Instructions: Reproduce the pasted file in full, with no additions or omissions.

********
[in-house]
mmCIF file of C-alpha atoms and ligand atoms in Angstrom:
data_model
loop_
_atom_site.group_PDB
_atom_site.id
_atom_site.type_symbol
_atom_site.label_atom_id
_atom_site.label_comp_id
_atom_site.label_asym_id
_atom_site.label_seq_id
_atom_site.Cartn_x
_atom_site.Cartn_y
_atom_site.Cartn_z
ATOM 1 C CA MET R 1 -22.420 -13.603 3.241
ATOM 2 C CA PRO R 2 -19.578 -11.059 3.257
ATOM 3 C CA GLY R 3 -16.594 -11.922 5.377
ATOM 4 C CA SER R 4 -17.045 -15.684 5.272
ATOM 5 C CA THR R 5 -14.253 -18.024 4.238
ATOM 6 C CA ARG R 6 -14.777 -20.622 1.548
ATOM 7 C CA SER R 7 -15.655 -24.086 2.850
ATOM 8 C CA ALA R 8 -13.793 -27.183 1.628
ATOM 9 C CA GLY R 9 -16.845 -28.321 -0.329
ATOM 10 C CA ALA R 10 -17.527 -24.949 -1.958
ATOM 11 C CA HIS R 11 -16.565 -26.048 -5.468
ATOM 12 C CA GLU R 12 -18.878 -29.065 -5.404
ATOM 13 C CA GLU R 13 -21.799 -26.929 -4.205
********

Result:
[in-house]
mmCIF file of C-alpha atoms and ligand atoms in Angstrom:
data_model
loop_
_atom_site.group_PDB
_atom_site.id
_atom_site.type_symbol
_atom_site.label_atom_id
_atom_site.label_comp_id
_atom_site.label_asym_id
_atom_site.label_seq_id
_atom_site.Cartn_x
_atom_site.Cartn_y
_atom_site.Cartn_z
ATOM 1 C CA MET R 1 -22.420 -13.603 3.241
ATOM 2 C CA PRO R 2 -19.578 -11.059 3.257
ATOM 3 C CA GLY R 3 -16.594 -11.922 5.377
ATOM 4 C CA SER R 4 -17.045 -15.684 5.272
ATOM 5 C CA THR R 5 -14.253 -18.024 4.238
ATOM 6 C CA ARG R 6 -14.777 -20.622 1.548
ATOM 7 C CA SER R 7 -15.655 -24.086 2.850
ATOM 8 C CA ALA R 8 -13.793 -27.183 1.628
ATOM 9 C CA GLY R 9 -16.845 -28.321 -0.329
ATOM 10 C CA ALA R 10 -17.527 -24.949 -1.958
ATOM 11 C CA HIS R 11 -16.565 -26.048 -5.468
ATOM 12 C CA GLU R 12 -18.878 -29.065 -5.404
ATOM 13 C CA GLU R 13 -21.799 -26.929 -4.205